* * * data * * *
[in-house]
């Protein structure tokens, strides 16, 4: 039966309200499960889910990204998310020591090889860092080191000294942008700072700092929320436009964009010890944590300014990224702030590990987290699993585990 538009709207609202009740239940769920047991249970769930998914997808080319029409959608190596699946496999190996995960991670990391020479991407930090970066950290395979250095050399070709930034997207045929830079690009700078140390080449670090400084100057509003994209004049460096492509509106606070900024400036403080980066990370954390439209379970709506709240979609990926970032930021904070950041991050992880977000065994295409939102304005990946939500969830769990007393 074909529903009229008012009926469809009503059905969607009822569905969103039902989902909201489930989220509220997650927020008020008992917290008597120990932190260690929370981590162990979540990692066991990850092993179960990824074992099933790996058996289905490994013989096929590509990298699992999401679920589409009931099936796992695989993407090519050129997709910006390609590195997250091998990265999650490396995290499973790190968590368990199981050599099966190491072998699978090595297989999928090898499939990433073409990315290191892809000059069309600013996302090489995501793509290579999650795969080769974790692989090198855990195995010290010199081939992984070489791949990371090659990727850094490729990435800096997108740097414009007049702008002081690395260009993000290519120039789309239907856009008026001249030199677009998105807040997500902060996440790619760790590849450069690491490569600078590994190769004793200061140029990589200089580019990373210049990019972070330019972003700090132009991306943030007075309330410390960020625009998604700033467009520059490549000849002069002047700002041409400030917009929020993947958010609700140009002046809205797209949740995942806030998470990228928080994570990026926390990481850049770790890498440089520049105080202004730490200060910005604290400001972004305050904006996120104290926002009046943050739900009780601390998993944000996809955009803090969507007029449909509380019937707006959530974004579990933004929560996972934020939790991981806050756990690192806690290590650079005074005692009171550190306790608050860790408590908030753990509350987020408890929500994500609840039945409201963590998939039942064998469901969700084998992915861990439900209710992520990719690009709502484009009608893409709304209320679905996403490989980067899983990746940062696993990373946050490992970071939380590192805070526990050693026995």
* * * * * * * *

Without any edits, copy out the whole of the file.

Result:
[in-house]
């Protein structure tokens, strides 16, 4: 039966309200499960889910990204998310020591090889860092080191000294942008700072700092929320436009964009010890944590300014990224702030590990987290699993585990 538009709207609202009740239940769920047991249970769930998914997808080319029409959608190596699946496999190996995960991670990391020479991407930090970066950290395979250095050399070709930034997207045929830079690009700078140390080449670090400084100057509003994209004049460096492509509106606070900024400036403080980066990370954390439209379970709506709240979609990926970032930021904070950041991050992880977000065994295409939102304005990946939500969830769990007393 074909529903009229008012009926469809009503059905969607009822569905969103039902989902909201489930989220509220997650927020008020008992917290008597120990932190260690929370981590162990979540990692066991990850092993179960990824074992099933790996058996289905490994013989096929590509990298699992999401679920589409009931099936796992695989993407090519050129997709910006390609590195997250091998990265999650490396995290499973790190968590368990199981050599099966190491072998699978090595297989999928090898499939990433073409990315290191892809000059069309600013996302090489995501793509290579999650795969080769974790692989090198855990195995010290010199081939992984070489791949990371090659990727850094490729990435800096997108740097414009007049702008002081690395260009993000290519120039789309239907856009008026001249030199677009998105807040997500902060996440790619760790590849450069690491490569600078590994190769004793200061140029990589200089580019990373210049990019972070330019972003700090132009991306943030007075309330410390960020625009998604700033467009520059490549000849002069002047700002041409400030917009929020993947958010609700140009002046809205797209949740995942806030998470990228928080994570990026926390990481850049770790890498440089520049105080202004730490200060910005604290400001972004305050904006996120104290926002009046943050739900009780601390998993944000996809955009803090969507007029449909509380019937707006959530974004579990933004929560996972934020939790991981806050756990690192806690290590650079005074005692009171550190306790608050860790408590908030753990509350987020408890929500994500609840039945409201963590998939039942064998469901969700084998992915861990439900209710992520990719690009709502484009009608893409709304209320679905996403490989980067899983990746940062696993990373946050490992970071939380590192805070526990050693026995």